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Updates and Stracciatella

We spent a rainy weekend making some improvements to Lottie + Doof! First of all, and most exciting, I am now twittering. Tweeting? Whatever it is, I am doing it. So you can follow me on Twitter [1], see what I am reading eating and doing. I think it will be a good way to tell you about restaurants I love, books I am reading, and other cool stuff happening online. I’m super excited and fascinated by all of the folks that have preceded me into the land of Twitter, and am especially glad to see familiar faces. There is a feed in the menu to the left, so if you’re afraid of Twitter you can get my latest updates right here on L+D. I think I currently have two people (I love you both) following me, but hope to find lots of you on Twitter.

I’ve also added some FAQ’s to the About page to answer some of the most common questions I get from readers. Hopefully it will help clarify and let you know a little bit more about behind-the-scenes stuff. This is just the beginning, more exciting improvements on the horizon, including new special guests and other features. I’ll keep you all posted as things roll out.

Now, on to the recipe. I made this ice cream for Bryan, but it is really two ice creams in one. The base is a classic vanilla bean that is amazingly rich and creamy with deep vanilla flavor. It is what all vanilla ice creams aspire to be. Although perfect on its own, it could be used to top a slice of pie, in the middle of an ice cream sandwich, or as the star of a milk shake. Vanilla ice cream is so useful to have in the freezer and can enhance pretty much anything you have on hand.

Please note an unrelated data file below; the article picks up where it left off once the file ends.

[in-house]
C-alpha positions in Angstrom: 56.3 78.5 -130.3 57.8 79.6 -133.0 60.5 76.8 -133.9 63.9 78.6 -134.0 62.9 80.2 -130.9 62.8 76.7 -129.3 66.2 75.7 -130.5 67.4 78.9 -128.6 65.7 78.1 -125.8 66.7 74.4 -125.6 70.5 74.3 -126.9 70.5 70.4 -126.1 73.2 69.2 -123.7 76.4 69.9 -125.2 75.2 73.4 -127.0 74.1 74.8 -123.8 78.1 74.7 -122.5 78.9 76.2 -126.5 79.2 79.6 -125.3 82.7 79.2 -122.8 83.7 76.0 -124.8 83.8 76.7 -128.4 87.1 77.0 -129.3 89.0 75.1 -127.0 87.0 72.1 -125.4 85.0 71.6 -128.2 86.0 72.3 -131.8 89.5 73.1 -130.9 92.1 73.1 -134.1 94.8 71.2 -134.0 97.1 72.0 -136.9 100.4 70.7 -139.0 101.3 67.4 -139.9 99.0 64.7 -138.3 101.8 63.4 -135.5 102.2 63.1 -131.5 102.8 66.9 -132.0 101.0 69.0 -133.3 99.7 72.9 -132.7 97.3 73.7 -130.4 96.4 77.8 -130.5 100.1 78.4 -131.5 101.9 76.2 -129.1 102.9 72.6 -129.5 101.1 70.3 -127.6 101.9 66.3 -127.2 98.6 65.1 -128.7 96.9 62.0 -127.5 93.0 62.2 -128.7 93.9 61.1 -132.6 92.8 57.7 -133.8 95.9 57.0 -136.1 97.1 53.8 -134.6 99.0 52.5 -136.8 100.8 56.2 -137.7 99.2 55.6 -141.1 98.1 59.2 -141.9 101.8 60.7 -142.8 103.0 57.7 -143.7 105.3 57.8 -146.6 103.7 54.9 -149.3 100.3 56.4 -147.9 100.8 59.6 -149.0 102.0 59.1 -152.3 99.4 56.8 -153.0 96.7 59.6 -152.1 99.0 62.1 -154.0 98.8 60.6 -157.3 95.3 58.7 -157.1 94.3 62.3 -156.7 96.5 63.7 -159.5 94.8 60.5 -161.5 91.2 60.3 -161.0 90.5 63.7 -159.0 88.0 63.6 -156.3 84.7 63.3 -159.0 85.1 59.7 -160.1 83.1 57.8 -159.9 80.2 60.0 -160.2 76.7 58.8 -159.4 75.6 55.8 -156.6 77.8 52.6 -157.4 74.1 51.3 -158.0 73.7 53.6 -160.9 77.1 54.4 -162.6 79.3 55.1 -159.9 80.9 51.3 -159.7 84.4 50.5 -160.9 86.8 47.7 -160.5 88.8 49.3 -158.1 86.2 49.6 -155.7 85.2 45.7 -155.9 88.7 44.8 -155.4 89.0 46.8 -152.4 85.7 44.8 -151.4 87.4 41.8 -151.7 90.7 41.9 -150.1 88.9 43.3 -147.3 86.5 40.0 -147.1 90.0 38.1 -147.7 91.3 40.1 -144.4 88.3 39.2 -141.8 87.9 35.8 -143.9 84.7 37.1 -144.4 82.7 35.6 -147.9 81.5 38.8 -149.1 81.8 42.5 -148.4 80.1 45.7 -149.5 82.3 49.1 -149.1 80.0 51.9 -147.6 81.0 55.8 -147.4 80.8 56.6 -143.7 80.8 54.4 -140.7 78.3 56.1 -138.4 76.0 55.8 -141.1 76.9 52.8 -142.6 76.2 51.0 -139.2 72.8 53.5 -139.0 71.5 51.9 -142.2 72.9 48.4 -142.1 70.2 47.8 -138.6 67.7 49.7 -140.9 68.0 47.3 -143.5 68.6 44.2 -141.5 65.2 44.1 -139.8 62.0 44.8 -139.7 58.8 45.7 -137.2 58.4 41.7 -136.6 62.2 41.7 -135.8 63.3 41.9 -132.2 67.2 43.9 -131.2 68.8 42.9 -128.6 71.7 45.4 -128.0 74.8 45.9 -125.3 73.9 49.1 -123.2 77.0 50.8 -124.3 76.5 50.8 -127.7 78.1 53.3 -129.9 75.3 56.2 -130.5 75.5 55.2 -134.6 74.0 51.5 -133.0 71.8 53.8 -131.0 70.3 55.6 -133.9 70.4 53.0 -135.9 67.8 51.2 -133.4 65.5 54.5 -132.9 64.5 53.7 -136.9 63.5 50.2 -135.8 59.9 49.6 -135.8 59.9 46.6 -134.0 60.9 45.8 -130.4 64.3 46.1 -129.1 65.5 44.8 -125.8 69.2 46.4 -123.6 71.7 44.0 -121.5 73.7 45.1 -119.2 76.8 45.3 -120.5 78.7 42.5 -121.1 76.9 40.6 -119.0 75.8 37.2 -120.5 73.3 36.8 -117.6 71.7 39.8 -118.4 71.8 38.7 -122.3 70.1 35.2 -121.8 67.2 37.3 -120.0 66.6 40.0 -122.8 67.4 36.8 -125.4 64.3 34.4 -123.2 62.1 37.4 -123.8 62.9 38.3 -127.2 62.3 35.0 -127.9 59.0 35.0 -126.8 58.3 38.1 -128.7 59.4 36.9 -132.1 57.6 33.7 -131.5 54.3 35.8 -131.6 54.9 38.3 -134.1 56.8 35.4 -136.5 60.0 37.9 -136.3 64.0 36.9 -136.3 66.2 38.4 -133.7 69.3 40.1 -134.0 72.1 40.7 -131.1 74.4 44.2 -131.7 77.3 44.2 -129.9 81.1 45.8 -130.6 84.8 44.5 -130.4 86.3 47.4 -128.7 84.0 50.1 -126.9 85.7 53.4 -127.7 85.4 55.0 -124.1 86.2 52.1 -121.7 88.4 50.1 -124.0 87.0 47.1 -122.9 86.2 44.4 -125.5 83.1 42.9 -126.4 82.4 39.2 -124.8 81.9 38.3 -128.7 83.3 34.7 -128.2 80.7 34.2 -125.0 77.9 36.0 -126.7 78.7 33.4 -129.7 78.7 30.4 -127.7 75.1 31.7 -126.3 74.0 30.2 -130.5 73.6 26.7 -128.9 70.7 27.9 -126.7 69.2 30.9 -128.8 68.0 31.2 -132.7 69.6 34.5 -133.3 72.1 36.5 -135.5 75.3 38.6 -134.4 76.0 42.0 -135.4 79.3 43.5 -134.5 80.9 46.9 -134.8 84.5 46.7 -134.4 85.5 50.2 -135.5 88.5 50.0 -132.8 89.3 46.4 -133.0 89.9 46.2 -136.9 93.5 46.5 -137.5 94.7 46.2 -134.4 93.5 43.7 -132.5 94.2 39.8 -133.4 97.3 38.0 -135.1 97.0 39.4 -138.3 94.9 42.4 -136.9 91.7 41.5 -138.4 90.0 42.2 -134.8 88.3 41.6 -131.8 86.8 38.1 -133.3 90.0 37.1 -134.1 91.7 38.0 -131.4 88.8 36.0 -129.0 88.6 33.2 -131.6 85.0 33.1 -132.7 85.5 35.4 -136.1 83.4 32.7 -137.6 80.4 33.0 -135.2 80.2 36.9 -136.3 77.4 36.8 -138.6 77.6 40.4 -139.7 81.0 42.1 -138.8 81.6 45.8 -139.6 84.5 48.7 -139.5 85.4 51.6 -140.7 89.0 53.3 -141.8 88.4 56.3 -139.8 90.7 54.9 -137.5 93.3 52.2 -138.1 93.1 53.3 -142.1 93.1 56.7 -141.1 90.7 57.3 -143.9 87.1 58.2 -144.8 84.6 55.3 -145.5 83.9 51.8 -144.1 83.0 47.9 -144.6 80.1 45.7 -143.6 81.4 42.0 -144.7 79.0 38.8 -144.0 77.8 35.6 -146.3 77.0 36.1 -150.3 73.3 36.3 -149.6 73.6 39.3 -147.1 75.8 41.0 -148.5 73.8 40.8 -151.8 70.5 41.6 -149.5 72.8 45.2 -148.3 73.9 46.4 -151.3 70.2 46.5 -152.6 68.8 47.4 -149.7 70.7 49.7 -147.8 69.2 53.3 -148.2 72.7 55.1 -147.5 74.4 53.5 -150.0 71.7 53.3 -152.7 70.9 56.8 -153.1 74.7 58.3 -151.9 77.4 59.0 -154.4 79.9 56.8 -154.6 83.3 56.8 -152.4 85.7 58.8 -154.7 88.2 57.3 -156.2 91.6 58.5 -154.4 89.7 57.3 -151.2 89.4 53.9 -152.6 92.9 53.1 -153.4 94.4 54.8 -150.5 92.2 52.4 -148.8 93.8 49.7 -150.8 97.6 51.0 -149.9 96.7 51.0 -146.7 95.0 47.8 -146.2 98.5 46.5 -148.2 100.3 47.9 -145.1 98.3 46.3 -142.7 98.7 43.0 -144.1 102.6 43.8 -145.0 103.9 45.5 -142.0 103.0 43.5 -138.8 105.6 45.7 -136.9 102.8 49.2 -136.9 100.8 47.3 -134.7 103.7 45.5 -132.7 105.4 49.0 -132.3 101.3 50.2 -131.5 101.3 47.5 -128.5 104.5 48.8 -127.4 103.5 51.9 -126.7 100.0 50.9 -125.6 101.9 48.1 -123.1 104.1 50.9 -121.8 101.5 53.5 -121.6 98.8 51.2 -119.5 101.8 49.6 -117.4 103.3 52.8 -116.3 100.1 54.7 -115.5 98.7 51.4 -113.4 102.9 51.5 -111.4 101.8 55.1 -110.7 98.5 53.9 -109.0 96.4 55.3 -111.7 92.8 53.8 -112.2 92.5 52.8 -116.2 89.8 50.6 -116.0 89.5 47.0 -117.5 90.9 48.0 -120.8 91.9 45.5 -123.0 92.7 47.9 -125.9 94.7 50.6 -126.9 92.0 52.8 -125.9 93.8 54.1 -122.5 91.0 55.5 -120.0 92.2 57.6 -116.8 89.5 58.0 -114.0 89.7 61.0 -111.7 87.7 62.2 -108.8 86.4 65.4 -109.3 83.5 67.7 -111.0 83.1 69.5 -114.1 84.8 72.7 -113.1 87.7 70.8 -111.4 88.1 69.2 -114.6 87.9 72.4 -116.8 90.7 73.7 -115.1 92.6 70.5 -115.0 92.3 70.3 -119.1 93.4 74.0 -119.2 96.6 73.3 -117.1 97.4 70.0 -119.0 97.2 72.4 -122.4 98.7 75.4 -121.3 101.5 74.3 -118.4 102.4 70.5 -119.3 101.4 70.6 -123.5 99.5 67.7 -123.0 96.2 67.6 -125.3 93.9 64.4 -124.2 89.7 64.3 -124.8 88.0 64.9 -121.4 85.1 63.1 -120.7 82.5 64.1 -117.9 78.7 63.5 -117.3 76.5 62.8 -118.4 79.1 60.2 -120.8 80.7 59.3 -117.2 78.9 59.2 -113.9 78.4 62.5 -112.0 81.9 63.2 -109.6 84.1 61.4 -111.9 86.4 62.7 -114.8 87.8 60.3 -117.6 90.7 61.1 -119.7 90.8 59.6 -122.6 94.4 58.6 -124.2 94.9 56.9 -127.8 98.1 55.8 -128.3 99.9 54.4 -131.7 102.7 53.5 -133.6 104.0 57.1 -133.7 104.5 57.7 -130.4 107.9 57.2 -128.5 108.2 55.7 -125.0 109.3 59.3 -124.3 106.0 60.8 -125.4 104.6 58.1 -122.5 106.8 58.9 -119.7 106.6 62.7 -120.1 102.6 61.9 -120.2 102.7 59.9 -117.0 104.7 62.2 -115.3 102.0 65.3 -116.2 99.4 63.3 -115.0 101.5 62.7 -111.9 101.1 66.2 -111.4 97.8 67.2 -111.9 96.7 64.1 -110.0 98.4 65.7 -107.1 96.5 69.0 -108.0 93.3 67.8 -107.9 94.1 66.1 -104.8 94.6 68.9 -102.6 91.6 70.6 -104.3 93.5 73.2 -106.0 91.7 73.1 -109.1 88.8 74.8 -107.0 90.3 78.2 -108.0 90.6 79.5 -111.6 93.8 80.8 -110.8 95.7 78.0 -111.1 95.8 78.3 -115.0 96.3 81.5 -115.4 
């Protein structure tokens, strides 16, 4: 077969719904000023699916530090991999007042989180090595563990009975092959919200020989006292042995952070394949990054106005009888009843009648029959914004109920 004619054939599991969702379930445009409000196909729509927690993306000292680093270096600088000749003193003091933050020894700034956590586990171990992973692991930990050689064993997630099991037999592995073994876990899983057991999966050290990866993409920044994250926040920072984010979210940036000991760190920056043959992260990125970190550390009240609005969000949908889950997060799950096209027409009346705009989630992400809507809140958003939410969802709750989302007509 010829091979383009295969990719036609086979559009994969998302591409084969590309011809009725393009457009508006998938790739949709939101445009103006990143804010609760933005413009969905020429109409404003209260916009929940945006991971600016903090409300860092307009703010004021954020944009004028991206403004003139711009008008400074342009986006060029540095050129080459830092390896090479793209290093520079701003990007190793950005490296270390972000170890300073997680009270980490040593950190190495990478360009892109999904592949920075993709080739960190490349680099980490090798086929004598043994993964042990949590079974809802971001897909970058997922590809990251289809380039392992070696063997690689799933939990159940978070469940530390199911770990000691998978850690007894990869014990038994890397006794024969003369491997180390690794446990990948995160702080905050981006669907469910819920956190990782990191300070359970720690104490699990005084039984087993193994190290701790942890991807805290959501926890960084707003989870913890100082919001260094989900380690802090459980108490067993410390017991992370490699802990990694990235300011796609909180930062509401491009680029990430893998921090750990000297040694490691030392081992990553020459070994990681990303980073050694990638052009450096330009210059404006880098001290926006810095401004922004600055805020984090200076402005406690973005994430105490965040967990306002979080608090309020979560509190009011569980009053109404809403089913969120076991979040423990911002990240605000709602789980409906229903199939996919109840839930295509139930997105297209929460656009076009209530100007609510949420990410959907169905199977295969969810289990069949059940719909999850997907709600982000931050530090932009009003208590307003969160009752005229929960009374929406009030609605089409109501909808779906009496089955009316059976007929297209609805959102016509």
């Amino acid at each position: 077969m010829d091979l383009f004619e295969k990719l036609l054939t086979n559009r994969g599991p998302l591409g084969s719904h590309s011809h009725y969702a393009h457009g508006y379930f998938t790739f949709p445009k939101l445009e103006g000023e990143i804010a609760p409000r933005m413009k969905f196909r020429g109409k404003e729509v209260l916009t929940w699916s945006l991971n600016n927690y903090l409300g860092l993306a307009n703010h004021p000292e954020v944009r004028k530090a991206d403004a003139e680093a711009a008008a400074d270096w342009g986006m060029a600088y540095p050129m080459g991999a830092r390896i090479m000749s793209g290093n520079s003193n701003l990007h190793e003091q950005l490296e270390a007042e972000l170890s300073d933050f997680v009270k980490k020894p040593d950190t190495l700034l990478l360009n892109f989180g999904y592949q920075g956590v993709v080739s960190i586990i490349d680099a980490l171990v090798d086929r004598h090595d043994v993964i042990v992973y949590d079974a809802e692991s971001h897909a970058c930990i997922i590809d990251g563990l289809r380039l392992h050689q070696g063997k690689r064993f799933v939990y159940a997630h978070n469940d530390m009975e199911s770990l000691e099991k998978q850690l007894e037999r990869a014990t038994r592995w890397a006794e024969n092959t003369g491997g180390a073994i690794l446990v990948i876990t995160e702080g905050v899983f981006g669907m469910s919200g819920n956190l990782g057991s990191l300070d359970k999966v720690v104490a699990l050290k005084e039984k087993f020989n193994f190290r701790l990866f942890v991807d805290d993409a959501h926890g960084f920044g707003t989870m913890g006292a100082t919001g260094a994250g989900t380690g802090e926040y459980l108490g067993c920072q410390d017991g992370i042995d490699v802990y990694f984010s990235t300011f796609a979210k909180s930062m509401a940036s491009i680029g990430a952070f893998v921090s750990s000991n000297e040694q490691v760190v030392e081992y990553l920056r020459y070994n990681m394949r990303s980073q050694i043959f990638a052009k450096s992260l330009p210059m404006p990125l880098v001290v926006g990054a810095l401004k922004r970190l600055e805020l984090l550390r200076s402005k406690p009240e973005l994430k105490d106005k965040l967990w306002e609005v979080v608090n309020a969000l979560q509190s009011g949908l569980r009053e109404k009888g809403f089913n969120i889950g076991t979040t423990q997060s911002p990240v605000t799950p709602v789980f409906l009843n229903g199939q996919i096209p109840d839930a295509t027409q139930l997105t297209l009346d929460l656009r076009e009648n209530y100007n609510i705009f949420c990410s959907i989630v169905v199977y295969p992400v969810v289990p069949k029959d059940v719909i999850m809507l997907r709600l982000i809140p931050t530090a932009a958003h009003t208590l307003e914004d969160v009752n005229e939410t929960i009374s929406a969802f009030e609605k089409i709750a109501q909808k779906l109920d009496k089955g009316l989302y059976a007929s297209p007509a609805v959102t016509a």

Since it was Bryan’s birthday weekend I decided to use it as an opportunity to try a stracciatella. I have been curious about the process in which melted chocolate is poured onto frozen ice cream where it instantly hardens. The ice cream is then stirred, which breaks up the chocolate into pieces, the Italian version of chocolate chips. It was so fun to make and tastes even better. Bryan says this is the best ice cream he has ever eaten (which is a big deal because he isn’t as into superlatives as I am). I say: it is not bad for something with chocolate in it.

Vanilla Ice Cream (David Lebovitz, of course)

Warm the milk, sugar, 1 cup of the cream, and salt in a medium saucepan. Scrape seeds from the vanilla bean into the warm milk and add the bean. Cover, remove from heat, and let steep at room temperature for 30 minutes.

Pour the remaining 1 cup cream into a large bowl and set a mesh strainer on top. In a separate medium bowl, whisk egg yolks. Slowly pour the warm milk mixture into the egg yolks, whisking constantly, then scrape the warmed egg yolks back into the saucepan.

Stir the mixture constantly over medium heat with a heatproof spatula, scraping the bottom as you stir, until the mixture thickens and coats the spatula. Pour the custard through the strainer and stir it into the cream. Put the vanilla bean into the custard, add the vanilla extract, and stir until cool over an ice bath.

Chill the mixture thoroughly in the refrigerator. When ready to churn, remove the vanilla bean and freeze the mixture in your ice cream maker according to manufacturer’s instructions.


Remove the vanilla ice cream from the machine and drizzle the chocolate into the frozen ice cream by hand while you layer it into the storage container, breaking up chunks as you stir.